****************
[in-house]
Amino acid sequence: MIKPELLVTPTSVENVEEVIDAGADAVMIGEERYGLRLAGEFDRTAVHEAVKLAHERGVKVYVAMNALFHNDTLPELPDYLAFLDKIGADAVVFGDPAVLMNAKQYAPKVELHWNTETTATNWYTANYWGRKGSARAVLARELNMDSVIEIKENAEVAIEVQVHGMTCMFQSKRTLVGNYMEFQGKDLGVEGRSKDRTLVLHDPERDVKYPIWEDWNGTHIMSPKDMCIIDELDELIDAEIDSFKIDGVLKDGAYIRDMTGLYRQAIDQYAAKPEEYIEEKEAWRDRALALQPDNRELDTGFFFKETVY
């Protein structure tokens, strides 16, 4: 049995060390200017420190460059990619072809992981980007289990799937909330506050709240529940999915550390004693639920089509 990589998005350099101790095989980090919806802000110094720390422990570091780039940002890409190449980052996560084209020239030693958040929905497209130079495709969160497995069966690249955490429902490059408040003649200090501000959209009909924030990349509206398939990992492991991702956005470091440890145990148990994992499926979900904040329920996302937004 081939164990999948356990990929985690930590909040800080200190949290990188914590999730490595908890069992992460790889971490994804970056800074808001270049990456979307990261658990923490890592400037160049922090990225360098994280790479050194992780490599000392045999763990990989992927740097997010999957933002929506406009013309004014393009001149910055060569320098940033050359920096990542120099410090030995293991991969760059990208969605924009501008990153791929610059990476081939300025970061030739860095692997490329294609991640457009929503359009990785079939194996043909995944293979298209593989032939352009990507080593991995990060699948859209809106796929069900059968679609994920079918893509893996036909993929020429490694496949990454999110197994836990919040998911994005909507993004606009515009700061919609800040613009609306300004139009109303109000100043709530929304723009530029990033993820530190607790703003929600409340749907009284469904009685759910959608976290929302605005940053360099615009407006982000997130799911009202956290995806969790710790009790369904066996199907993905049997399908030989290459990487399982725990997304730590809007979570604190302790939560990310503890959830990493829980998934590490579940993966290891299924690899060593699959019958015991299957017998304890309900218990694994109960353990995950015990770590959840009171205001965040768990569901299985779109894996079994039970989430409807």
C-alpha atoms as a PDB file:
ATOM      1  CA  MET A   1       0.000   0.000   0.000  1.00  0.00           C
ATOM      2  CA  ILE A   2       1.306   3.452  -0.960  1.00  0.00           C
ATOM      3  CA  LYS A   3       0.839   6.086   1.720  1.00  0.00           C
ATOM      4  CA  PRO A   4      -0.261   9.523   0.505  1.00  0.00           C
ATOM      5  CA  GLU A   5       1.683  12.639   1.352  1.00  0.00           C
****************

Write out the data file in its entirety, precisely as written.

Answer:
[in-house]
Amino acid sequence: MIKPELLVTPTSVENVEEVIDAGADAVMIGEERYGLRLAGEFDRTAVHEAVKLAHERGVKVYVAMNALFHNDTLPELPDYLAFLDKIGADAVVFGDPAVLMNAKQYAPKVELHWNTETTATNWYTANYWGRKGSARAVLARELNMDSVIEIKENAEVAIEVQVHGMTCMFQSKRTLVGNYMEFQGKDLGVEGRSKDRTLVLHDPERDVKYPIWEDWNGTHIMSPKDMCIIDELDELIDAEIDSFKIDGVLKDGAYIRDMTGLYRQAIDQYAAKPEEYIEEKEAWRDRALALQPDNRELDTGFFFKETVY
């Protein structure tokens, strides 16, 4: 049995060390200017420190460059990619072809992981980007289990799937909330506050709240529940999915550390004693639920089509 990589998005350099101790095989980090919806802000110094720390422990570091780039940002890409190449980052996560084209020239030693958040929905497209130079495709969160497995069966690249955490429902490059408040003649200090501000959209009909924030990349509206398939990992492991991702956005470091440890145990148990994992499926979900904040329920996302937004 081939164990999948356990990929985690930590909040800080200190949290990188914590999730490595908890069992992460790889971490994804970056800074808001270049990456979307990261658990923490890592400037160049922090990225360098994280790479050194992780490599000392045999763990990989992927740097997010999957933002929506406009013309004014393009001149910055060569320098940033050359920096990542120099410090030995293991991969760059990208969605924009501008990153791929610059990476081939300025970061030739860095692997490329294609991640457009929503359009990785079939194996043909995944293979298209593989032939352009990507080593991995990060699948859209809106796929069900059968679609994920079918893509893996036909993929020429490694496949990454999110197994836990919040998911994005909507993004606009515009700061919609800040613009609306300004139009109303109000100043709530929304723009530029990033993820530190607790703003929600409340749907009284469904009685759910959608976290929302605005940053360099615009407006982000997130799911009202956290995806969790710790009790369904066996199907993905049997399908030989290459990487399982725990997304730590809007979570604190302790939560990310503890959830990493829980998934590490579940993966290891299924690899060593699959019958015991299957017998304890309900218990694994109960353990995950015990770590959840009171205001965040768990569901299985779109894996079994039970989430409807």
C-alpha atoms as a PDB file:
ATOM      1  CA  MET A   1       0.000   0.000   0.000  1.00  0.00           C
ATOM      2  CA  ILE A   2       1.306   3.452  -0.960  1.00  0.00           C
ATOM      3  CA  LYS A   3       0.839   6.086   1.720  1.00  0.00           C
ATOM      4  CA  PRO A   4      -0.261   9.523   0.505  1.00  0.00           C
ATOM      5  CA  GLU A   5       1.683  12.639   1.352  1.00  0.00           C